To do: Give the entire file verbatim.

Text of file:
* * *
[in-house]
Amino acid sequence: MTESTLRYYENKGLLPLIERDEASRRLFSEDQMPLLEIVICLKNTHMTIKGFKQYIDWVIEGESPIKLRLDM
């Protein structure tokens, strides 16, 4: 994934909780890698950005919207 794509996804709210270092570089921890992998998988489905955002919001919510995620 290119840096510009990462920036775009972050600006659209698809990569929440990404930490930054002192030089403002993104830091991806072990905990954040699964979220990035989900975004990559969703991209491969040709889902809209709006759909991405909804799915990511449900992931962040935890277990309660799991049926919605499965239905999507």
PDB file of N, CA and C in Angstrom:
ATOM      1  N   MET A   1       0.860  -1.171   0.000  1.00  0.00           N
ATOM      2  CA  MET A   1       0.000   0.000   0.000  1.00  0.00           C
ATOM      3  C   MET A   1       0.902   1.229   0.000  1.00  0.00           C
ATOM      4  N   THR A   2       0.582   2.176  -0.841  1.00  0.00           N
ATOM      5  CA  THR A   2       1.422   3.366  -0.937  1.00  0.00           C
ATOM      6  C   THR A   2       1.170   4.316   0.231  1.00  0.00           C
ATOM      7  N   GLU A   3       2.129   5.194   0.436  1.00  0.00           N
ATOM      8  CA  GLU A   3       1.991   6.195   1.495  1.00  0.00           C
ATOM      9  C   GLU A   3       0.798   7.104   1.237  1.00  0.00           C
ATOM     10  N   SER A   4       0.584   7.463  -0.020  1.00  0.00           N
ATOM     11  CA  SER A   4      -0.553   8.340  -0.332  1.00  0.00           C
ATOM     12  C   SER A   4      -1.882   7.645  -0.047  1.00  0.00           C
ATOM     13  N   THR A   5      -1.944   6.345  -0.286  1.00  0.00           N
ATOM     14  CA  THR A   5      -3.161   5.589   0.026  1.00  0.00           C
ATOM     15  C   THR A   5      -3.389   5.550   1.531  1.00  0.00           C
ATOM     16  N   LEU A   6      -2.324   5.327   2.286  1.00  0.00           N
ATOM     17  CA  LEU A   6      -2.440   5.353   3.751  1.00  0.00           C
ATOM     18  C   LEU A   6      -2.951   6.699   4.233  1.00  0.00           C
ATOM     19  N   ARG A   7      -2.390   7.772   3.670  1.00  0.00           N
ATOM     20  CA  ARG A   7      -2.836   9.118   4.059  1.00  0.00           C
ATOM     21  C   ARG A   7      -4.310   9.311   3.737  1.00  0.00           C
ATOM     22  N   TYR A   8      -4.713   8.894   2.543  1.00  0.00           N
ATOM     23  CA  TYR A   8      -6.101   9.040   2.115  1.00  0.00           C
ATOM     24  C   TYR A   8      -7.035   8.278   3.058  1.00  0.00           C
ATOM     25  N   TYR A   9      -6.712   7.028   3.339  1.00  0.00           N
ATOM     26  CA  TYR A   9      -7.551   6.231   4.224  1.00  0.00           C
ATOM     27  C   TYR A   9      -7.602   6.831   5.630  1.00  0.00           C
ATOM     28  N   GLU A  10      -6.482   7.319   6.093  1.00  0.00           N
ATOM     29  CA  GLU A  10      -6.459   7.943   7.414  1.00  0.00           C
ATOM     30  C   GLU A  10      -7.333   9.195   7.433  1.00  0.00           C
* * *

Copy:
[in-house]
Amino acid sequence: MTESTLRYYENKGLLPLIERDEASRRLFSEDQMPLLEIVICLKNTHMTIKGFKQYIDWVIEGESPIKLRLDM
């Protein structure tokens, strides 16, 4: 994934909780890698950005919207 794509996804709210270092570089921890992998998988489905955002919001919510995620 290119840096510009990462920036775009972050600006659209698809990569929440990404930490930054002192030089403002993104830091991806072990905990954040699964979220990035989900975004990559969703991209491969040709889902809209709006759909991405909804799915990511449900992931962040935890277990309660799991049926919605499965239905999507």
PDB file of N, CA and C in Angstrom:
ATOM      1  N   MET A   1       0.860  -1.171   0.000  1.00  0.00           N
ATOM      2  CA  MET A   1       0.000   0.000   0.000  1.00  0.00           C
ATOM      3  C   MET A   1       0.902   1.229   0.000  1.00  0.00           C
ATOM      4  N   THR A   2       0.582   2.176  -0.841  1.00  0.00           N
ATOM      5  CA  THR A   2       1.422   3.366  -0.937  1.00  0.00           C
ATOM      6  C   THR A   2       1.170   4.316   0.231  1.00  0.00           C
ATOM      7  N   GLU A   3       2.129   5.194   0.436  1.00  0.00           N
ATOM      8  CA  GLU A   3       1.991   6.195   1.495  1.00  0.00           C
ATOM      9  C   GLU A   3       0.798   7.104   1.237  1.00  0.00           C
ATOM     10  N   SER A   4       0.584   7.463  -0.020  1.00  0.00           N
ATOM     11  CA  SER A   4      -0.553   8.340  -0.332  1.00  0.00           C
ATOM     12  C   SER A   4      -1.882   7.645  -0.047  1.00  0.00           C
ATOM     13  N   THR A   5      -1.944   6.345  -0.286  1.00  0.00           N
ATOM     14  CA  THR A   5      -3.161   5.589   0.026  1.00  0.00           C
ATOM     15  C   THR A   5      -3.389   5.550   1.531  1.00  0.00           C
ATOM     16  N   LEU A   6      -2.324   5.327   2.286  1.00  0.00           N
ATOM     17  CA  LEU A   6      -2.440   5.353   3.751  1.00  0.00           C
ATOM     18  C   LEU A   6      -2.951   6.699   4.233  1.00  0.00           C
ATOM     19  N   ARG A   7      -2.390   7.772   3.670  1.00  0.00           N
ATOM     20  CA  ARG A   7      -2.836   9.118   4.059  1.00  0.00           C
ATOM     21  C   ARG A   7      -4.310   9.311   3.737  1.00  0.00           C
ATOM     22  N   TYR A   8      -4.713   8.894   2.543  1.00  0.00           N
ATOM     23  CA  TYR A   8      -6.101   9.040   2.115  1.00  0.00           C
ATOM     24  C   TYR A   8      -7.035   8.278   3.058  1.00  0.00           C
ATOM     25  N   TYR A   9      -6.712   7.028   3.339  1.00  0.00           N
ATOM     26  CA  TYR A   9      -7.551   6.231   4.224  1.00  0.00           C
ATOM     27  C   TYR A   9      -7.602   6.831   5.630  1.00  0.00           C
ATOM     28  N   GLU A  10      -6.482   7.319   6.093  1.00  0.00           N
ATOM     29  CA  GLU A  10      -6.459   7.943   7.414  1.00  0.00           C
ATOM     30  C   GLU A  10      -7.333   9.195   7.433  1.00  0.00           C